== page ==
Sudden infant death syndrome: packages of baby diapers singled out

Sudden infant death syndrome: packages of baby diapers singled out

To avoid sudden infant death syndrome, sleeping babies on their backs is recommended by health authorities in many countries, including Europe. But Inserm is now pointing out a worrying problem: on many diaper packages, the visuals used show other problematic sleeping habits, confusing the message of prevention.

When marketing visuals do not follow recommendations

Laying your baby on his back, without anything that could hinder his breathing during his first months of life should be obvious. At least this is the message shared by the High Authority of Health in Europe and pediatricians since the 1990s to reduce the number of sudden infant deaths. A strong message, but confused today by marketing around babies. Thus, many dangerous accessories are still sold to supposedly soften baby’s sleep (bed bumpers, soft toys, baby wedges, etc.) when they present a risk of suffocation.

Studies evaluating images of sleeping babies in parenting magazines, newspapers, baby bed brochures, commercial photo bank websites and the social network Instagram® have also shown alarming rates. of non-compliance with recommendations for the safe sleeping of infants ranging from 35 to 93% depending on the supports.

4 out of 10 diaper packs show an inappropriate visual

It is in this context that Inserm researchers had the idea of ​​studying the visuals used on diaper packages for infants weighing less than 5 kg (those most at risk of sudden death), in 11 countries. Europeans.

For each identified packaging, they extracted the following data:

  • Was there a picture of a baby?
  • Was the baby sleeping and, if so, was the baby sleeping in compliance with 3 of the 7 sudden infant death prevention recommendations that can be easily assessed on images?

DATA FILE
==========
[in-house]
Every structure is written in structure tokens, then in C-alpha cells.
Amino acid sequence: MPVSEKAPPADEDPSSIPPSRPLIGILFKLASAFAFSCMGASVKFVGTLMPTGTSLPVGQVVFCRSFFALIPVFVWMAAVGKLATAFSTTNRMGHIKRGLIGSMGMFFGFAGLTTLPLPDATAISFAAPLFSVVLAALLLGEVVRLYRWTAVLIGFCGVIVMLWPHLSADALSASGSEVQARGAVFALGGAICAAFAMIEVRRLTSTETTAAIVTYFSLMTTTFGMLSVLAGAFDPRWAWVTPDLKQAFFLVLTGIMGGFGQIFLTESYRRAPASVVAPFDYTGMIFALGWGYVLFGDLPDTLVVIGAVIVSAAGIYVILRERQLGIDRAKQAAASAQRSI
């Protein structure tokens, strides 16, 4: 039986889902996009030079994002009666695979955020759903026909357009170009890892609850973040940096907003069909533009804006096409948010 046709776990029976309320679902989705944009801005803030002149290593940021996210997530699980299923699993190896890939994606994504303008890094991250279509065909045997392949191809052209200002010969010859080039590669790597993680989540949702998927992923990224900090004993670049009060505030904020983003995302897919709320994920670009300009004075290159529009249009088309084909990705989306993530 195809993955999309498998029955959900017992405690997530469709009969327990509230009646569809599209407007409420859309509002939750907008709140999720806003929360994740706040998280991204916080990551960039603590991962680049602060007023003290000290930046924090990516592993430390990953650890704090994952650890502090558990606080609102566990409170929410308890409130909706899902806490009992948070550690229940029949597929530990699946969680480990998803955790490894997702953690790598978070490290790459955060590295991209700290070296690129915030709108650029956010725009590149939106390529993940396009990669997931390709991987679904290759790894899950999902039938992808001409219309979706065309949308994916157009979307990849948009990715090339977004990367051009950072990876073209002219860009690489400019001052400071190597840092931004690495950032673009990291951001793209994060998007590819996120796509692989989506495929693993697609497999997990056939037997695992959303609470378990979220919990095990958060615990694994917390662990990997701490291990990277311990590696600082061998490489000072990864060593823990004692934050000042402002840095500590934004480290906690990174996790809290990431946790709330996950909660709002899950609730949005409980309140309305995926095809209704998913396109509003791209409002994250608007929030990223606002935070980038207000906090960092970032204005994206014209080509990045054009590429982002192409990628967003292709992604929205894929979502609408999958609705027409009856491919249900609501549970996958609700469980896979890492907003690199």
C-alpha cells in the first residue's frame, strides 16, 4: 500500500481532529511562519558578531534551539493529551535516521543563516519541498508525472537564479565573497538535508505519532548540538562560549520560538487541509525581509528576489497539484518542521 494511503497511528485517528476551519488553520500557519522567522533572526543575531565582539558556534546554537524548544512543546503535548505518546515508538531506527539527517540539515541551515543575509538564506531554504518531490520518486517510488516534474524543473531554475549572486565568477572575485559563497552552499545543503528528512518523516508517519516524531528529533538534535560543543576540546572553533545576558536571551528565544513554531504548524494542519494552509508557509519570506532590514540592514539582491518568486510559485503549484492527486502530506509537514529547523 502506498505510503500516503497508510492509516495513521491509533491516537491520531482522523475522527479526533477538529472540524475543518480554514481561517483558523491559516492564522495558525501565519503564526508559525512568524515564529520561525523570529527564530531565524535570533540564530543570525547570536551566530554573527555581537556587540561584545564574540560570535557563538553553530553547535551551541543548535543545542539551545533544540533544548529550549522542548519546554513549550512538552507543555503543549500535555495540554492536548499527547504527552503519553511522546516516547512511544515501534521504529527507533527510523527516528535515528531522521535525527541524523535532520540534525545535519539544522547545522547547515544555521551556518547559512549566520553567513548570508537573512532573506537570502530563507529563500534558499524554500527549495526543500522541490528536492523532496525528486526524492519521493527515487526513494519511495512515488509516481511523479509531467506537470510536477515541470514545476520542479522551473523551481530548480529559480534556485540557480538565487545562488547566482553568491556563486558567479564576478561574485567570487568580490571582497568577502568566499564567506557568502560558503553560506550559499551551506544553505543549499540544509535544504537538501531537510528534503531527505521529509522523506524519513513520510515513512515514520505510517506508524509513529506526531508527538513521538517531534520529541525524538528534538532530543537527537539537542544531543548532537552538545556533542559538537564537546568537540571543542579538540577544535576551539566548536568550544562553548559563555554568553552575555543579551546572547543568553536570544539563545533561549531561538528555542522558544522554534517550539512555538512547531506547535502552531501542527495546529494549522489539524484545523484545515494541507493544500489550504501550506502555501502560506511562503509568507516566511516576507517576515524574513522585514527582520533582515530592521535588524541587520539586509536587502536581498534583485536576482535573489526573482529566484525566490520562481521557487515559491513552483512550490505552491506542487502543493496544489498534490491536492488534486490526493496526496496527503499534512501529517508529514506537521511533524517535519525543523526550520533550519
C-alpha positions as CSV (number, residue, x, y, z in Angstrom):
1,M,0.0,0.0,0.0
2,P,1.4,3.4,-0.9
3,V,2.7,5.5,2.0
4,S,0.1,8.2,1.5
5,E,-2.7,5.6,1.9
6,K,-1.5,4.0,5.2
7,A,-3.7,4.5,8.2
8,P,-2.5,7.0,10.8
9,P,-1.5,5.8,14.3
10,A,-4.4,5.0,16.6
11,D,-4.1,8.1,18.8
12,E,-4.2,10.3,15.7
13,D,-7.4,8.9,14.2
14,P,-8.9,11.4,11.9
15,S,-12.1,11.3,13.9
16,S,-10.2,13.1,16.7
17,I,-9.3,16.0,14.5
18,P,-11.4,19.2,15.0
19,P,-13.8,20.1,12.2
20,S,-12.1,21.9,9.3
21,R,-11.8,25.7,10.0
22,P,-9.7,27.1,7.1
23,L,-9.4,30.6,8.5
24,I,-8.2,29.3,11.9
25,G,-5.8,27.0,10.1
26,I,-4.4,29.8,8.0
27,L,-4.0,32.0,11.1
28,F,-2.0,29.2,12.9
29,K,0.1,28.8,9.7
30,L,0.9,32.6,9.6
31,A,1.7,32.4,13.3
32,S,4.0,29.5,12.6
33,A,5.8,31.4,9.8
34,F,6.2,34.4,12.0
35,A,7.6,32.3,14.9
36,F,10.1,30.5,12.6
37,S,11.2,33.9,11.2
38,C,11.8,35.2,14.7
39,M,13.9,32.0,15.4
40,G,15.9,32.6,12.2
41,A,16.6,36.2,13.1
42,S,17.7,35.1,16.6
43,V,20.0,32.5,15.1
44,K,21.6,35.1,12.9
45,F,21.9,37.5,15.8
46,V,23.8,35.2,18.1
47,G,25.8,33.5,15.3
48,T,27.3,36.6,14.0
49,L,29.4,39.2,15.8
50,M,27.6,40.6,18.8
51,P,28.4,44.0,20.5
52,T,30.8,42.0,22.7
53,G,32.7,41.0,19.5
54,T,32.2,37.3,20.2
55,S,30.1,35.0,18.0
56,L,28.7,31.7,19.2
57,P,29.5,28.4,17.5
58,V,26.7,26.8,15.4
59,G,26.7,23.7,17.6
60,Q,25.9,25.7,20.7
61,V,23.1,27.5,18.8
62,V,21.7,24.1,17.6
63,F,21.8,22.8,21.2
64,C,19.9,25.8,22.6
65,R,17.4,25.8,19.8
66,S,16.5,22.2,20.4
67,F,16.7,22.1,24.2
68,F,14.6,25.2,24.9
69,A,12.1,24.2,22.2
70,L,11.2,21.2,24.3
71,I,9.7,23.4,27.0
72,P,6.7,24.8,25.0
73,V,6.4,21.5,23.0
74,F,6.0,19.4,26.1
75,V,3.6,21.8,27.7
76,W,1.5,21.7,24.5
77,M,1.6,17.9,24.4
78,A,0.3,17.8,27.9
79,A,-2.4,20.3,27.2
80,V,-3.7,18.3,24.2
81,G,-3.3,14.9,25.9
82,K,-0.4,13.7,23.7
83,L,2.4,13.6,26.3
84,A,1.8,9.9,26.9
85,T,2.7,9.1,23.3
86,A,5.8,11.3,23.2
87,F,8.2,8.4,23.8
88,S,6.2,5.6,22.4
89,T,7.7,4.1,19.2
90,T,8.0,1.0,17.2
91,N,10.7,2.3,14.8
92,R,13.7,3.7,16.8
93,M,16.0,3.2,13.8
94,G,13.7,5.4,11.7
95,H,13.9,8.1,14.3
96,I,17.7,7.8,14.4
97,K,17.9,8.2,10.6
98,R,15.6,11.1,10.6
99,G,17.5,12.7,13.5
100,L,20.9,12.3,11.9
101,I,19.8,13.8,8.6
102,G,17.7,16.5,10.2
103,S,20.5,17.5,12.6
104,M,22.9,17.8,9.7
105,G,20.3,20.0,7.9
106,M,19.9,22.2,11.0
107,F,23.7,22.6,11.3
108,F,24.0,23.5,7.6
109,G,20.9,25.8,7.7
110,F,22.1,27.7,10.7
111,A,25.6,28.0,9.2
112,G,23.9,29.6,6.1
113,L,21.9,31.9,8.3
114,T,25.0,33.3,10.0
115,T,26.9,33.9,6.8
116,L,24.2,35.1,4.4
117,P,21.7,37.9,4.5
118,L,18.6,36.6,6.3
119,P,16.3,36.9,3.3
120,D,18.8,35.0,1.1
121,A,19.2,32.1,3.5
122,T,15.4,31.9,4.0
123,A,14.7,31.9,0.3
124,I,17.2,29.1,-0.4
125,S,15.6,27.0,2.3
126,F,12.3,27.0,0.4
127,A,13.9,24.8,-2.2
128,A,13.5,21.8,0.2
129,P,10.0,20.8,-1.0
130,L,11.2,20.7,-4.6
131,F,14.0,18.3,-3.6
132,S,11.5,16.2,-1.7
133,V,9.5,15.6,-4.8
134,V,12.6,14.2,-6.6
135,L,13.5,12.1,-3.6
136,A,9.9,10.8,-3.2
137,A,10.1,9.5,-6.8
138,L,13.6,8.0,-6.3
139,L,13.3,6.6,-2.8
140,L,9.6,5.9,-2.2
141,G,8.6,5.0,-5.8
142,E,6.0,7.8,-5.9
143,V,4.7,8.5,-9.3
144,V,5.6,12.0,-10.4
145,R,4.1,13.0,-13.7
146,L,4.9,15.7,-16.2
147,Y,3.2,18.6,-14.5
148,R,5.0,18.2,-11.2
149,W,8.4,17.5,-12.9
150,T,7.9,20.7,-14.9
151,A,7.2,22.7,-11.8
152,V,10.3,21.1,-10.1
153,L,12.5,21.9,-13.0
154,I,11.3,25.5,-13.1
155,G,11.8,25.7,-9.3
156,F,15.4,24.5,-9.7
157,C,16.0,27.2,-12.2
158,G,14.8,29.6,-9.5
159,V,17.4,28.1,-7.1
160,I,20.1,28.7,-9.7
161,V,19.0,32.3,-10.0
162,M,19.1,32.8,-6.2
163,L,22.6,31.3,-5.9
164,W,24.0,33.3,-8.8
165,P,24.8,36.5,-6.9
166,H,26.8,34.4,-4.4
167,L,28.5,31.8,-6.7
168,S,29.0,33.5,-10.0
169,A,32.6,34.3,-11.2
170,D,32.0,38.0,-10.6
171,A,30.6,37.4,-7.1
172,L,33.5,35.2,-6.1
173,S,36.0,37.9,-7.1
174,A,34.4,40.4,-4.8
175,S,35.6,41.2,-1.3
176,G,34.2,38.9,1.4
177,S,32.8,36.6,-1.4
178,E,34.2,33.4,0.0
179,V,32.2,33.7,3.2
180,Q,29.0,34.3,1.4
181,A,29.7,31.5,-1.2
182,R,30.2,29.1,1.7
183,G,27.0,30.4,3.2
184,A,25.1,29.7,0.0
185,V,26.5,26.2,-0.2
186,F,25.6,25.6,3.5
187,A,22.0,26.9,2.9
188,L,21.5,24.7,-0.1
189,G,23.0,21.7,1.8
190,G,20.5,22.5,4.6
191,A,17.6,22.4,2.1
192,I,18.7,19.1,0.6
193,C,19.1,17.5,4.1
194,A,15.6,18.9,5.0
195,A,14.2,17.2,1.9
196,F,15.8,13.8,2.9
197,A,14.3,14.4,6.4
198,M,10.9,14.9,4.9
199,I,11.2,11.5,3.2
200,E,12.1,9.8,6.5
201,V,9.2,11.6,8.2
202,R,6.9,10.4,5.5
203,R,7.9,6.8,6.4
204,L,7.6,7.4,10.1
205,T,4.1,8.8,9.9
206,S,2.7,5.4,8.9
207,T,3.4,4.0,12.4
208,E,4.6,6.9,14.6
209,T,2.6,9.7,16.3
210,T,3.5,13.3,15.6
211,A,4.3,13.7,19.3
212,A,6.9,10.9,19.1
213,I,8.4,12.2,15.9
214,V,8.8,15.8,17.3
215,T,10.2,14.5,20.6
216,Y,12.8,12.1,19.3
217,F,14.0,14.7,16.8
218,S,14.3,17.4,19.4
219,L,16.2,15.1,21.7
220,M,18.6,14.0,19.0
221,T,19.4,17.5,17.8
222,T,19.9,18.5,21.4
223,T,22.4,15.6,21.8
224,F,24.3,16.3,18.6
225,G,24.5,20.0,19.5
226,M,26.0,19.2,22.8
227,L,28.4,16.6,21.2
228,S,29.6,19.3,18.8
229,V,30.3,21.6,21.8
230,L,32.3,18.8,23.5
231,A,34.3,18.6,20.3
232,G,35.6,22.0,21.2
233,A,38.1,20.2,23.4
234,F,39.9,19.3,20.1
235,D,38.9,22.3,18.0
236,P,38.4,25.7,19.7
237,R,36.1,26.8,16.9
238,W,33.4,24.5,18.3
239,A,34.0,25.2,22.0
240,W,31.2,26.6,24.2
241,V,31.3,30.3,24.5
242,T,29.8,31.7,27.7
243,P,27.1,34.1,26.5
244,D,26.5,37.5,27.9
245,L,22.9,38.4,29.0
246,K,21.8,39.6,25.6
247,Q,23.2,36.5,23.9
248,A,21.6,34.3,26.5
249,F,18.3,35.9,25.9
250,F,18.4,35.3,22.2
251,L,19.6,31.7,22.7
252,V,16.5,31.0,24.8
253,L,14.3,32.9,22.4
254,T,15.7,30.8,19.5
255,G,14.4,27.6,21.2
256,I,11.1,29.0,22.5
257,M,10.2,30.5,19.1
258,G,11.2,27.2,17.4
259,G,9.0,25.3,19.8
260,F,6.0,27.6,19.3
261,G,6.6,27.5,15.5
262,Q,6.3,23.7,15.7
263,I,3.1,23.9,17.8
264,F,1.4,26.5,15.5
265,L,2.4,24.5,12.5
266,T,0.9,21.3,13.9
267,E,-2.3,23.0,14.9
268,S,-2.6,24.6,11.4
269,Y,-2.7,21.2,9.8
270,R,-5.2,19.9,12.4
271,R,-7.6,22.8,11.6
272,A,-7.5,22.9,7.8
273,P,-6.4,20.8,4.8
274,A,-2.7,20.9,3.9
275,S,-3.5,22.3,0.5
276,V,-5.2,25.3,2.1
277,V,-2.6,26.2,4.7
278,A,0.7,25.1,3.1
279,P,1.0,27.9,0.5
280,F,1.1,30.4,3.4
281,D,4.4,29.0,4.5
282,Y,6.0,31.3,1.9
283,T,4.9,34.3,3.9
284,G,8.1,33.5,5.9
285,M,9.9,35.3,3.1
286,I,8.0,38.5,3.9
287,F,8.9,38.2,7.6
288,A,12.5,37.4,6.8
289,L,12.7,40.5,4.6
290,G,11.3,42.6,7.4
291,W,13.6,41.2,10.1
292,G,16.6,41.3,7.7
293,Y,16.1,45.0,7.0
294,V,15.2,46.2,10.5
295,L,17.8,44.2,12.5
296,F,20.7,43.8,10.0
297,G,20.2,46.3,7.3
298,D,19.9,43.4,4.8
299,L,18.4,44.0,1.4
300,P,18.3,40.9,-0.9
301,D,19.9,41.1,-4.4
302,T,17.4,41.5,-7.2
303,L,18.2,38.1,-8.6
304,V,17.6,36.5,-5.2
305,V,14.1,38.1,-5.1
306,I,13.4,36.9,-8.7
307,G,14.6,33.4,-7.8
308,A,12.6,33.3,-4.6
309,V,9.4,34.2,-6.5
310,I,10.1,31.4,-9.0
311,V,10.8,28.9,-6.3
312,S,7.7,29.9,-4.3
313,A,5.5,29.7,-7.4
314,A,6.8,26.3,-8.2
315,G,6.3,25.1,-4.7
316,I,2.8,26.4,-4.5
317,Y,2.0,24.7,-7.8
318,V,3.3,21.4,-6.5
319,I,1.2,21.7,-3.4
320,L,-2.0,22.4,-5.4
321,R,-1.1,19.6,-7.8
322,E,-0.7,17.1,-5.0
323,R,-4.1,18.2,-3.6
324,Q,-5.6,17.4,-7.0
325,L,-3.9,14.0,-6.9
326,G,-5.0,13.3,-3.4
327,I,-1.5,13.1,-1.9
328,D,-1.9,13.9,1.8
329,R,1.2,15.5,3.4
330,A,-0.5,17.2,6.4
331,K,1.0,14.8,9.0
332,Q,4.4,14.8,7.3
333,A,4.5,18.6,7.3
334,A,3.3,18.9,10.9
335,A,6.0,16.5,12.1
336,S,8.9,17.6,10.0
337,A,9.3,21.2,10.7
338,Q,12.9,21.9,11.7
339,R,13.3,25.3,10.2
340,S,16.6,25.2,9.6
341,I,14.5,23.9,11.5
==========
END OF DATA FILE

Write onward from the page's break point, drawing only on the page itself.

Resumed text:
The result is staggering: of the 631 packages of diapers for babies weighing less than 5 kilos, almost half (49%) represent a sleeping baby. But 79% of these packages (or 39% of all packages) were non-compliant with at least one sudden death prevention recommendation.

“Thus, we could observe a baby sleeping in a prone or lateral position in 45% of these packages, with bedding or a soft object (pillow, toy resembling a pillow, soft toy, duvet, eiderdown, sheepskin, blanket, sheet of unadjusted mattress, or bed bumper) in 51% of them, or sharing the sleeping surface with another person in 10% of them.” indicates the press release.

To go further, the researchers also conducted a search on the websites of health agencies or learned societies and again found non-compliant images.

“Our results highlight that there is a gap between the messages that are conveyed on these everyday products or institutional sites, to which many parents are heavily exposed, and the recommendations for the prevention of sudden death.” concludes Martin Chalumeau, last author of the study, epidemiologist at Inserm, professor at Paris Cité University and pediatrician at AP-HP.

A situation highlighted which should encourage manufacturers and the legislator to take measures to make these products comply with the recommendations for the prevention of sudden infant death.

What is the best way to put your baby to bed according to the recommendations?

Sudden infant death syndrome, or the unexpected death of an infant under one year old, remains a mystery in many cases today. However, the sleeping position on the stomach was identified as the major risk factor for this syndrome in the early 1990s. Placing the child on the back for the night thus reduced the rate of sudden deaths by 75 %, without eliminating the risk completely.

Other risk factors linked to the sleeping environment were then identified, including soft sleeping or surrounding surfaces, and sharing the sleeping surface with another person (parent, brother, sister, etc.).

Today, the recommendations are clear. To put your baby to bed safely:

  • We lay him on his back;
  • On a firm surface;
  • In a secure bed (cot with bars, cradle, travel cot, playpen);
  • In the parents’ room until 6 months;
  • Without soft objects or bedding accessories, on, under, next to baby (pillow, pillow-like toy, stuffed animal, duvet, comforter, sheepskin, blanket, loose mattress sheet, or bumper);
  • Without sharing the sleeping surface with another person.